House Debates Immigration And Homeland Security
The House debate on H.R. 5005 (the Homeland Security Bill) featured numerous comments on immigration by various Representatives.
Border Patrol Chief Receives Award From Attorney General
The Chief of the Border Patrol for the INS was awarded the Attorney Generalís Award for Distinguished Service.
Almendarez-Torres Not Overruled By Apprendi
In US v. Baltazar-Felix, No. 02-4012 (4th Cir. Jul. 29, 2002), the court said that the increase in the sentence for illegal reentry after deportation as an aggravated felon is only a sentencing factor, not a separate offense that must be charged in the indictment or proved beyond a reasonable doubt.
Amended Sentence Leads To Rehearing
In Bayudan v. Ashcroft, No. 00-70916 (9th Cir. Jul. 29, 2002), the court set aside its April 15, 2002 decision dismissing the case for lack of jurisdiction, since Petitioner's one year sentence for manslaughter in Hawaii was amended to 364 days, thus making his offense not an aggravated felony. The court requested briefing from the parties on whether it had jurisdiction to hear the case as it now stands, and whether Petitioner was deportable for conviction of a crime of moral turpitude.
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Rep. Gephardt Begins Conversation On Legalization
The Atlanta Journal-Constitution says that House Minority Leader "Gephardt's proposal to legalize all illegal immigrants who have lived here for five years as law-abiding citizens and worked for at least two years may not be quite the right solution. But it is certainly a good place to start the conversation."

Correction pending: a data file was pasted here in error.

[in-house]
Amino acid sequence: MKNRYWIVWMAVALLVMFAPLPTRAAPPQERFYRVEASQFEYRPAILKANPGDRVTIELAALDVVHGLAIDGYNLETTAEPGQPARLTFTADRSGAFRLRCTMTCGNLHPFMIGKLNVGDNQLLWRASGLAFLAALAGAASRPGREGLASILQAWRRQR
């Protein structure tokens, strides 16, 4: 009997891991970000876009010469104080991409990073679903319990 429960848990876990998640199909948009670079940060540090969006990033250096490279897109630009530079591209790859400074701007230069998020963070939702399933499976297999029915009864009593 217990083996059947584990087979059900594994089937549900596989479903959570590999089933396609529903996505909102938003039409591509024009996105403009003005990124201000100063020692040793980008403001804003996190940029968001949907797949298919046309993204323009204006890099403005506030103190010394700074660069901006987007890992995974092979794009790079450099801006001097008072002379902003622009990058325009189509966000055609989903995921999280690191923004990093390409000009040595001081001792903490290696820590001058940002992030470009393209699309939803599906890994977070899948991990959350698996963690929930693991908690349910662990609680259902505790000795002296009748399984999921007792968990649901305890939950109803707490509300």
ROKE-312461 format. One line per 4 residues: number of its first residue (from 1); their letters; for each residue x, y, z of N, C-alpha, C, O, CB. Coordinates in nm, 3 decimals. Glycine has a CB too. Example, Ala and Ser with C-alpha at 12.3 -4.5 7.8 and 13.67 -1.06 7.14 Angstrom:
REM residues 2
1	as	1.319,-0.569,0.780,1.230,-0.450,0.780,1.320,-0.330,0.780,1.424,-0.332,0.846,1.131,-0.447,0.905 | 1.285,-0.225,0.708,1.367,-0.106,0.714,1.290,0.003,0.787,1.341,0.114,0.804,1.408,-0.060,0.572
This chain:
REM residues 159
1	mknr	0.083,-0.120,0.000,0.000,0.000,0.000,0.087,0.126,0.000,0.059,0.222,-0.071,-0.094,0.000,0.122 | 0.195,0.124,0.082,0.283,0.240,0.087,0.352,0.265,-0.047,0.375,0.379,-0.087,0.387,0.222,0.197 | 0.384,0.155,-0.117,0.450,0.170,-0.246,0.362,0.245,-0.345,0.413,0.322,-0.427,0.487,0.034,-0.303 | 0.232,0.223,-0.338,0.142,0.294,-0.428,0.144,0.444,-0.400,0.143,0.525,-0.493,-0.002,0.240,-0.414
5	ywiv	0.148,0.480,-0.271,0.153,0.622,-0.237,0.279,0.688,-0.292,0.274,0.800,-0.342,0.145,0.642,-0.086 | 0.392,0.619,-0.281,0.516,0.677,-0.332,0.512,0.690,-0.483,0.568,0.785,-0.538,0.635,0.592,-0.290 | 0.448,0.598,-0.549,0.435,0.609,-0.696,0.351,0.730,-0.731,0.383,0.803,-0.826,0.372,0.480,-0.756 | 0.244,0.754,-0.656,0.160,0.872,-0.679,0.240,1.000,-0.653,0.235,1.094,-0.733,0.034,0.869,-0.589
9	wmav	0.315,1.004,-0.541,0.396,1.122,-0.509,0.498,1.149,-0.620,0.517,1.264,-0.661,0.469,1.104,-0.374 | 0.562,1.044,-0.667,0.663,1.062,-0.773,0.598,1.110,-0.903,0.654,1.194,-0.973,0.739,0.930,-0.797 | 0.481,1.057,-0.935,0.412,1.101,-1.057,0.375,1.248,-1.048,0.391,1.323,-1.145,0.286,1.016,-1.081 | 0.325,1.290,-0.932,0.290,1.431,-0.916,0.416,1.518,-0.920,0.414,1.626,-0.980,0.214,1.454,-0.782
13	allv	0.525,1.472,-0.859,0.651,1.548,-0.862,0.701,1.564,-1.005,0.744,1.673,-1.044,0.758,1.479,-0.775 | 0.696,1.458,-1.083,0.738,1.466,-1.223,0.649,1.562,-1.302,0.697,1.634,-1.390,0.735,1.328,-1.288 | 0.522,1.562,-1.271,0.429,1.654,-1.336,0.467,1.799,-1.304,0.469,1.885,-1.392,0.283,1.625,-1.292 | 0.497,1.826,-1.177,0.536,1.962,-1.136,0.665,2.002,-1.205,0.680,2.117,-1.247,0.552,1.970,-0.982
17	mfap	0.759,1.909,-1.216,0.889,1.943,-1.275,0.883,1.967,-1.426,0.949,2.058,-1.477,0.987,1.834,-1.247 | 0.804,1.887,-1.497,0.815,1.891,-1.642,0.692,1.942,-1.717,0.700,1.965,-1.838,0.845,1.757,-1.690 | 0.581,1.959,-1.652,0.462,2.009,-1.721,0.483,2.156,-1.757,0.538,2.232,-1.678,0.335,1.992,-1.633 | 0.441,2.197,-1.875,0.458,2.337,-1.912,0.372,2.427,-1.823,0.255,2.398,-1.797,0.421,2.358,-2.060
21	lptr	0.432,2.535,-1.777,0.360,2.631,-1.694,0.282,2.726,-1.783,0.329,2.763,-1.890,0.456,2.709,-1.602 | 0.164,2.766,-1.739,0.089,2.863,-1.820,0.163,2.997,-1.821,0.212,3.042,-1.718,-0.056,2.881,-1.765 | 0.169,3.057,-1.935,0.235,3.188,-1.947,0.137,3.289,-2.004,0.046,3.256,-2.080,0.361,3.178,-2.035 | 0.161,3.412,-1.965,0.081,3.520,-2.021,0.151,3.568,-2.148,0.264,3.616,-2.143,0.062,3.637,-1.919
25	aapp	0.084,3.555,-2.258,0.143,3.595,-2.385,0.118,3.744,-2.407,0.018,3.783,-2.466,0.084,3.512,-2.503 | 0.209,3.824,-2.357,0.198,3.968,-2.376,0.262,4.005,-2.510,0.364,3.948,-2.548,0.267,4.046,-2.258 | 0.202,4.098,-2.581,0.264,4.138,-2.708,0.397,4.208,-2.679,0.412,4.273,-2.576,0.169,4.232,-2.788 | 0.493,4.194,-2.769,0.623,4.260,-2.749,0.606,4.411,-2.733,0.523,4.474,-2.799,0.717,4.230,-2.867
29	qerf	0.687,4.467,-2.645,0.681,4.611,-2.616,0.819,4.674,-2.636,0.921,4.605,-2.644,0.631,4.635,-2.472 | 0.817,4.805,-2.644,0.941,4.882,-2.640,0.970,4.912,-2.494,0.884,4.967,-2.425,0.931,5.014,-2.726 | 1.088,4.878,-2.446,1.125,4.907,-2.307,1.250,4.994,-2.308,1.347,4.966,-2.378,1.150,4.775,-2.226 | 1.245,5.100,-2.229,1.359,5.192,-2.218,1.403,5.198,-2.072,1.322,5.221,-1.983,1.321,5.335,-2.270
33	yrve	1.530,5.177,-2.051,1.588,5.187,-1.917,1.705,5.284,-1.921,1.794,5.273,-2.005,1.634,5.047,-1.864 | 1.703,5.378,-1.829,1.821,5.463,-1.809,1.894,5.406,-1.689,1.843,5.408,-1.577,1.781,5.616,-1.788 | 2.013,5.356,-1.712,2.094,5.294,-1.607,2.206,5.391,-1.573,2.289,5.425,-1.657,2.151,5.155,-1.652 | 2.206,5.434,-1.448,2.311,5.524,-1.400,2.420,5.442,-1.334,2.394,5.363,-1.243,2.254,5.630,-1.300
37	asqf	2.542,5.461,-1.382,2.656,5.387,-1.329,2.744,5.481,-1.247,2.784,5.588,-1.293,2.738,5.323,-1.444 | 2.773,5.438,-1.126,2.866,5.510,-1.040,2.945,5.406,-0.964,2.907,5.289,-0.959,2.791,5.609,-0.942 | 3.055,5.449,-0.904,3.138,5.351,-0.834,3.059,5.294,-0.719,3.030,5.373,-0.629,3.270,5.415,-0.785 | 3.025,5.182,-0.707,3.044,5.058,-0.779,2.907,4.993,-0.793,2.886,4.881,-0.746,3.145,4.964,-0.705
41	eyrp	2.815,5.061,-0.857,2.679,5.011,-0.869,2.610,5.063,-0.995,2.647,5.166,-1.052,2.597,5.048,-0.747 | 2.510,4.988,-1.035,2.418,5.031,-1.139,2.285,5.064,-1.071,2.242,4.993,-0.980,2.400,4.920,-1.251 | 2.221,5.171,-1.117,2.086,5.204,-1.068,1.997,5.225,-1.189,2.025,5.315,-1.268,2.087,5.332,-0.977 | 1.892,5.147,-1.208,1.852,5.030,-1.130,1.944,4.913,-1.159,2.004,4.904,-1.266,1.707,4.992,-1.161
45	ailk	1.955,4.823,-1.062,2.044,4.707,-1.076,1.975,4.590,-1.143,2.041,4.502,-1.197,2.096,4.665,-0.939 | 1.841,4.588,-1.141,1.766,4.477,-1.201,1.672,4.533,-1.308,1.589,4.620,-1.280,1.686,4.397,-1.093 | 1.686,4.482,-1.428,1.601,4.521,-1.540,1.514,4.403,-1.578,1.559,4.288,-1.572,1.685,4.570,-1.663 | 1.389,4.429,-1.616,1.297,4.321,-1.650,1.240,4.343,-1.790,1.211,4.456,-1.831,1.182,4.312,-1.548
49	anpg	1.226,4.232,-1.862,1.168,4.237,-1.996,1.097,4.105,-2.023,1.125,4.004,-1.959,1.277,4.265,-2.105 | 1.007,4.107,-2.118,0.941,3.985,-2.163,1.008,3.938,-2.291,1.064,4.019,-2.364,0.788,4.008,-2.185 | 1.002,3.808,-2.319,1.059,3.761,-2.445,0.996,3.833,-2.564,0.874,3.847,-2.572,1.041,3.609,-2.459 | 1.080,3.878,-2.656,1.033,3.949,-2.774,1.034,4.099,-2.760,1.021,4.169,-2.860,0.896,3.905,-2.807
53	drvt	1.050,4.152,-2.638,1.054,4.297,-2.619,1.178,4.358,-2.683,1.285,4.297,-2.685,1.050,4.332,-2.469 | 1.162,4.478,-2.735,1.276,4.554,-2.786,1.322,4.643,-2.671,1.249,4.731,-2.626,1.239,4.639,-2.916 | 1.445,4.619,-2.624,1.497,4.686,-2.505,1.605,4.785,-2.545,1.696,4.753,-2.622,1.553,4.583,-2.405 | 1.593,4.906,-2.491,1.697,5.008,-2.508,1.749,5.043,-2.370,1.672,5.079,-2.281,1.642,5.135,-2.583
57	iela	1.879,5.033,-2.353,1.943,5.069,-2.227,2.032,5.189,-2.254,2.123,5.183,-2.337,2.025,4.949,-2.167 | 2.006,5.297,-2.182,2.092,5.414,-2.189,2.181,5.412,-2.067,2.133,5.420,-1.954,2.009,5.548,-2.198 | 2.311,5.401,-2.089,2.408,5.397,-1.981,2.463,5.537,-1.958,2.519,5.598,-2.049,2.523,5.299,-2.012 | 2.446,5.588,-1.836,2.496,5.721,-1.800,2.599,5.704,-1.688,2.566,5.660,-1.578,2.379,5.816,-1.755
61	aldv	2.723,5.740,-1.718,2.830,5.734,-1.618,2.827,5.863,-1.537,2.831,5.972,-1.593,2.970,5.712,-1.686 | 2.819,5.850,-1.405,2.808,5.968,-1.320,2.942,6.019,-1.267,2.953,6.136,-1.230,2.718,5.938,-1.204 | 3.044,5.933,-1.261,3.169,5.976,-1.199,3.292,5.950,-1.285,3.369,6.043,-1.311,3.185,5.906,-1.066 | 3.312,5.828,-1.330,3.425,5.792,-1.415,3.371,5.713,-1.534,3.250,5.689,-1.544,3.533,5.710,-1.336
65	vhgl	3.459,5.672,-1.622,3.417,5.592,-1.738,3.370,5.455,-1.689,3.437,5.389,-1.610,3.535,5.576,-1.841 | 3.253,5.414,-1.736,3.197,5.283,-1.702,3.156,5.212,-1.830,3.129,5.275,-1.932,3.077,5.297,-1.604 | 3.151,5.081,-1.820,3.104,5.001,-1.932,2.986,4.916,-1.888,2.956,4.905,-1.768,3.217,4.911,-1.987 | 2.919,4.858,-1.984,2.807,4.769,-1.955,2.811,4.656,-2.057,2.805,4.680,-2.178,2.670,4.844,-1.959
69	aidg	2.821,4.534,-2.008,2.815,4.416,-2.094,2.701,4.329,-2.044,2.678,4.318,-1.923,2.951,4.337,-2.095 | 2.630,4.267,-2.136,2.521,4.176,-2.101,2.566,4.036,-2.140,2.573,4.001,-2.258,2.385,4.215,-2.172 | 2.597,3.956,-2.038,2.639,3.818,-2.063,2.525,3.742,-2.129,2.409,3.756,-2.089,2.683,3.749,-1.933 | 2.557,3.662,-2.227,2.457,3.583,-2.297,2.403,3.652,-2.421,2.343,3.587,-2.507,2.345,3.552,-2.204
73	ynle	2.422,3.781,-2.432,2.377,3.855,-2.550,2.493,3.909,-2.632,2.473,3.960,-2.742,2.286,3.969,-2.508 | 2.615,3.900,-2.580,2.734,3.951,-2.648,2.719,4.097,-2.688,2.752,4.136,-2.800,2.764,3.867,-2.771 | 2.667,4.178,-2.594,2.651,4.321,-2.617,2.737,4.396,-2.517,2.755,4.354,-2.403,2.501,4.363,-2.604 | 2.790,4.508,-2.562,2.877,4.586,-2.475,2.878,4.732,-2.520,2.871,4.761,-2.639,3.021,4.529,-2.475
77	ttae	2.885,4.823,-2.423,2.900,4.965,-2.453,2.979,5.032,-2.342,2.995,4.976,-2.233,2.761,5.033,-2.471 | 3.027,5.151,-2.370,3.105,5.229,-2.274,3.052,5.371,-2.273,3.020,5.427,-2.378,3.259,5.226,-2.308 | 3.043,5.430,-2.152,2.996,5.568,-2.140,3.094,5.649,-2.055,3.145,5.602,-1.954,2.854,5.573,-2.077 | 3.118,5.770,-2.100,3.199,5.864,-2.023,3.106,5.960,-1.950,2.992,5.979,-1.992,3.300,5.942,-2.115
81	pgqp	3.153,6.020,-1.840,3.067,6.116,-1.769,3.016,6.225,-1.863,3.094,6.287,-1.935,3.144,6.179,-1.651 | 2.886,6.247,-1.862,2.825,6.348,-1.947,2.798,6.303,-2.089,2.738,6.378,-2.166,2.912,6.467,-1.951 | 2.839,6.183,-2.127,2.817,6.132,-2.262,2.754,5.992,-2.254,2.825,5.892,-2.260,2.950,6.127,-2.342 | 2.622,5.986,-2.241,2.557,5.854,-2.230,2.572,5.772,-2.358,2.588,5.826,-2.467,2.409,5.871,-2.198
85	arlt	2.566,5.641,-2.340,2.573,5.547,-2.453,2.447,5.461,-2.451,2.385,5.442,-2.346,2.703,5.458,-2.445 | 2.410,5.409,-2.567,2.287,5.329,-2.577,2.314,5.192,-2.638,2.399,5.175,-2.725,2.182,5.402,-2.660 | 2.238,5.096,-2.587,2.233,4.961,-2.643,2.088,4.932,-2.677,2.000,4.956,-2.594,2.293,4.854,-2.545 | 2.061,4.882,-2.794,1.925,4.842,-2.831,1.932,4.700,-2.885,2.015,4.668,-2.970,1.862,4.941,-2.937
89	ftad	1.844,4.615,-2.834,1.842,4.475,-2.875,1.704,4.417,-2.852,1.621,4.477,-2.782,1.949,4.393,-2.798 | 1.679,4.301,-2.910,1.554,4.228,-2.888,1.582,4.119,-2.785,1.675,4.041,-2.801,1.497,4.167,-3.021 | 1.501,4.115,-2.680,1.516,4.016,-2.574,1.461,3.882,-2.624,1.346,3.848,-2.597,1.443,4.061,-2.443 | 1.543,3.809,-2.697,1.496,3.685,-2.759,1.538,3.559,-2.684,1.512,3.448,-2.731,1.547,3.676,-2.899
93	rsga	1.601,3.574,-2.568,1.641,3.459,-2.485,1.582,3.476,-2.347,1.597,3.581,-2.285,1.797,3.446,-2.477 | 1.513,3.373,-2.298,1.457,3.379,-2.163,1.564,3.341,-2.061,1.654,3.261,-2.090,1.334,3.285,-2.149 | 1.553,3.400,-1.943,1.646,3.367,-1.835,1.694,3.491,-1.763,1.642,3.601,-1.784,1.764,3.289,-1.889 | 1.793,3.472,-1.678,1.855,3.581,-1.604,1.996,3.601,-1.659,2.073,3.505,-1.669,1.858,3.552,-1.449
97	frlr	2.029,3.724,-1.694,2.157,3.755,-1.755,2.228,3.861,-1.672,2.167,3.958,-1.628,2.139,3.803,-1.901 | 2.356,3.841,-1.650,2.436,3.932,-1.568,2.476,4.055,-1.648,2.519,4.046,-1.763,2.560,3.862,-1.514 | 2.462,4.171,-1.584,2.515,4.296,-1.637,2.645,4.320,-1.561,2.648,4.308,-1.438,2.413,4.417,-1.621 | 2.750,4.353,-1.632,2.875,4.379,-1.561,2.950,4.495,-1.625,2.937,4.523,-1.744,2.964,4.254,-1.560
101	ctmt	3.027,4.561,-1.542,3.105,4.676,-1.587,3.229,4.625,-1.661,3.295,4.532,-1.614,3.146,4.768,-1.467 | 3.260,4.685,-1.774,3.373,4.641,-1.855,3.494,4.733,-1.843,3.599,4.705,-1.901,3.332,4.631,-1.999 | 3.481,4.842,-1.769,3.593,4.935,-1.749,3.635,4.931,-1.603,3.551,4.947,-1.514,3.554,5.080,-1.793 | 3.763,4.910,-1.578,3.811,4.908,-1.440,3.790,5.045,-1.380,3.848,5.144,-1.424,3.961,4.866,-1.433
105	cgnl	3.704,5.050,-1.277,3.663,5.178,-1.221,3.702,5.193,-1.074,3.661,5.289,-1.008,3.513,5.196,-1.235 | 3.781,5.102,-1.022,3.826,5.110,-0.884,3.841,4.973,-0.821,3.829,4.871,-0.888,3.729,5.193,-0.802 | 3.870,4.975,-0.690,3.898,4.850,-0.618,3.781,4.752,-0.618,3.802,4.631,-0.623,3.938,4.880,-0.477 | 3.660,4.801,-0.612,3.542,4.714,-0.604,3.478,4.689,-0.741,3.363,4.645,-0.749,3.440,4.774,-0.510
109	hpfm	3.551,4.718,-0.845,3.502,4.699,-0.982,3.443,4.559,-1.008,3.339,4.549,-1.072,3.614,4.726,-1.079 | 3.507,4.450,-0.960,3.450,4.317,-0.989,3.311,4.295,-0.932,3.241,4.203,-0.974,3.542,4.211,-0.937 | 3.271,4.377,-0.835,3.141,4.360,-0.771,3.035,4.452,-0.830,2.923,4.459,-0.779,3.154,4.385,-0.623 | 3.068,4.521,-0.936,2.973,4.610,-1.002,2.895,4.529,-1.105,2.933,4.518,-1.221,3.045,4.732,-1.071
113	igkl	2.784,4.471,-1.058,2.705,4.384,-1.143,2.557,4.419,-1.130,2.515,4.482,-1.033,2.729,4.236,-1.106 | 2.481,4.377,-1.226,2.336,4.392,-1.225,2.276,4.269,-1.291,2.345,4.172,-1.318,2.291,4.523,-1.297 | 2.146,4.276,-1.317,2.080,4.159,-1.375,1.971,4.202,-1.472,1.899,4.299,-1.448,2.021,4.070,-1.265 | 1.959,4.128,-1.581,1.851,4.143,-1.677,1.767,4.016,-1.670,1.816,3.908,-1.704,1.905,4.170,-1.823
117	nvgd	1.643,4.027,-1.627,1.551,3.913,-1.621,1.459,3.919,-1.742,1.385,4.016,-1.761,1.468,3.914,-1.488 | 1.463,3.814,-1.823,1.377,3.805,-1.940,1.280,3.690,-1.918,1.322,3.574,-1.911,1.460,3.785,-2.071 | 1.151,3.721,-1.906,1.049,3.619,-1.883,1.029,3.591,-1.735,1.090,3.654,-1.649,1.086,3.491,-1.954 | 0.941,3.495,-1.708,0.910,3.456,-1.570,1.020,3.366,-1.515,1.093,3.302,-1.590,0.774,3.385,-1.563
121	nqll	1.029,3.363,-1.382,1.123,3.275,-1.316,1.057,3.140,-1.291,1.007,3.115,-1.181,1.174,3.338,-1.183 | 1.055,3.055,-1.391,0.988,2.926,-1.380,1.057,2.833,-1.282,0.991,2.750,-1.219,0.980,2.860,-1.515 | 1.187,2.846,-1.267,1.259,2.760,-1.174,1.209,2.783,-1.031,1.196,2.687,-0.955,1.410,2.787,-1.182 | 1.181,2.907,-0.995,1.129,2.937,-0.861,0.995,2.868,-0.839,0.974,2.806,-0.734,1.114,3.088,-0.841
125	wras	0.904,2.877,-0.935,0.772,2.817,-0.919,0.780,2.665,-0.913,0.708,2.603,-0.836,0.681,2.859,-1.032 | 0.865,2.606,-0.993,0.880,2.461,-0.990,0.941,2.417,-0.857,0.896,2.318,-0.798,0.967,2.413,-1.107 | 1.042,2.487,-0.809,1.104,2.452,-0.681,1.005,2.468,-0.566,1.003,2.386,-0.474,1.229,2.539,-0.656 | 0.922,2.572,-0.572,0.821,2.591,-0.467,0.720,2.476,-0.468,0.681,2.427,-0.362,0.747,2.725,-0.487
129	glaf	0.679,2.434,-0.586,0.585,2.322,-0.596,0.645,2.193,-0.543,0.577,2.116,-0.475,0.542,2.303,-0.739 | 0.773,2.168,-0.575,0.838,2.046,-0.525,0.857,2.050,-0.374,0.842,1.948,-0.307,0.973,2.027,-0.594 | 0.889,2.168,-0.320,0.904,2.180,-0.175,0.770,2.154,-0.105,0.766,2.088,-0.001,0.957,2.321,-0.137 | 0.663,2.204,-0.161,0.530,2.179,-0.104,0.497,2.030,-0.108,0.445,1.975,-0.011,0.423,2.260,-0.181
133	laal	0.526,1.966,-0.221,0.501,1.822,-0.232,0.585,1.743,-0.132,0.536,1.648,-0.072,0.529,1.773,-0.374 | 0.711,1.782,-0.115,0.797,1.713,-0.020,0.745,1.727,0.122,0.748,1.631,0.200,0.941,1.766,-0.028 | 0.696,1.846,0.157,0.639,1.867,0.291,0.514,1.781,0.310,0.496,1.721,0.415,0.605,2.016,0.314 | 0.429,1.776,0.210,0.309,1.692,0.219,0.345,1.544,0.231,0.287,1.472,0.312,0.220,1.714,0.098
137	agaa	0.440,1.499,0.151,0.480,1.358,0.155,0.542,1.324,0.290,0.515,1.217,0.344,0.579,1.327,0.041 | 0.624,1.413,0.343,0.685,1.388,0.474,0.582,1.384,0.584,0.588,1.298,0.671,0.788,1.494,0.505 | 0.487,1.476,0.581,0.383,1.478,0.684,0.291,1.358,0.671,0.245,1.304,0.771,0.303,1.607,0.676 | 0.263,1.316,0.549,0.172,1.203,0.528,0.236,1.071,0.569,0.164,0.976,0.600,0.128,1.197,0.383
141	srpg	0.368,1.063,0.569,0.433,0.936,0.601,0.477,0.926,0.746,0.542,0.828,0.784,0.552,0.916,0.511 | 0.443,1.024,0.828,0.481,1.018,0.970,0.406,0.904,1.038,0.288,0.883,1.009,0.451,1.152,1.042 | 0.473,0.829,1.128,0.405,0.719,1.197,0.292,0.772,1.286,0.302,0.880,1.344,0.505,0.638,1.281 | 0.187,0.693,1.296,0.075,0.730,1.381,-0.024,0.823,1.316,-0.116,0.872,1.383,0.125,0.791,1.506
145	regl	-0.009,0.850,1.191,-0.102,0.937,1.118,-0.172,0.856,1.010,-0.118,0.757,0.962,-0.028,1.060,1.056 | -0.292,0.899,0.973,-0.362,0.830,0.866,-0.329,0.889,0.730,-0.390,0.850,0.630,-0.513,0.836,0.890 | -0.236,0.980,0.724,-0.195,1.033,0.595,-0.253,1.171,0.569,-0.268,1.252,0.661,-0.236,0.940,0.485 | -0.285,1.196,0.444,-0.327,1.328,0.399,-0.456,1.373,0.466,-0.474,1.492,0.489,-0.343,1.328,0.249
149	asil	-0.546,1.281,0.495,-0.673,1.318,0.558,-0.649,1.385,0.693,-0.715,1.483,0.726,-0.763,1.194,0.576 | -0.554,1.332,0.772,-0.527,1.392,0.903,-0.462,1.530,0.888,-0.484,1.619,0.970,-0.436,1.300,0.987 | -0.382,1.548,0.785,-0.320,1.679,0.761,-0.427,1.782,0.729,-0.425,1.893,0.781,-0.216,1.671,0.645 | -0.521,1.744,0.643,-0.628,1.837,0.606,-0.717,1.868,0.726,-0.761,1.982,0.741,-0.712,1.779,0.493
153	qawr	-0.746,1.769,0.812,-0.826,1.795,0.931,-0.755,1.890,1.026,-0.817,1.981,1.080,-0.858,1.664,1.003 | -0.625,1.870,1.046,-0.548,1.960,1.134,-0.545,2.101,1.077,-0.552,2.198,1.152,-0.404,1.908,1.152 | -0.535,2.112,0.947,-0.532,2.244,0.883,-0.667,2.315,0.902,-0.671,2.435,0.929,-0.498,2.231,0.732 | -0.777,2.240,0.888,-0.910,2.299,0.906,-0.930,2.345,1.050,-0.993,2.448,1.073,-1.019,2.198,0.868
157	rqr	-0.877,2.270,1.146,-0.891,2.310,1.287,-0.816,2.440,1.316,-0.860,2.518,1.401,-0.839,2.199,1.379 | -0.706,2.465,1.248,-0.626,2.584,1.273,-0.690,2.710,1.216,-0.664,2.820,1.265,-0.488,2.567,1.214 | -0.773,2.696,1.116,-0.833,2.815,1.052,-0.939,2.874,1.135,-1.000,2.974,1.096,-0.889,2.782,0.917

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Letters to the Editor
This is in reply to a letter in the July 29th issue of Immigration Daily. It is a sad day, but one cannot classify an entire group
pejoratively, based on a few "bad" apples. No, a few bad apples do not spoil
the whole barrel of immigration attorneys. Immigration attorneys are among
the most dedicated as a topical practice area to "legal social work" and "pro
bono" work for indigent clients, and many immigrants would ask and expect
services at a very low cost, or no cost, and I wonder if the author of the
ascerbic letter condemning "all" immigration attorneys, donates hundreds of
hours and thousands of dollars in costs to indigent immigrants, or others in
charity work? Each time I help another immigrant (or their American friend
of family), and it is pro bono, they appreciate it. I have been told in
several languages, that I have been an angel to someone. Has the writer of that letter been told that? Many of
the people I have helped could have paid me. I wonder if the author of
that scathing letter, would assist someone with your best efforts in your
profession, even if the receiver is receiving your assistance at no charge,
even if he/she could pay. Sometimes, yes, even immigration attorneys, are
people too, and we just help people to the best of our ability, because that
is part of living a meaningful life that makes a difference.
Walk a mile in our shoes before you condemn "all" immigration attorneys!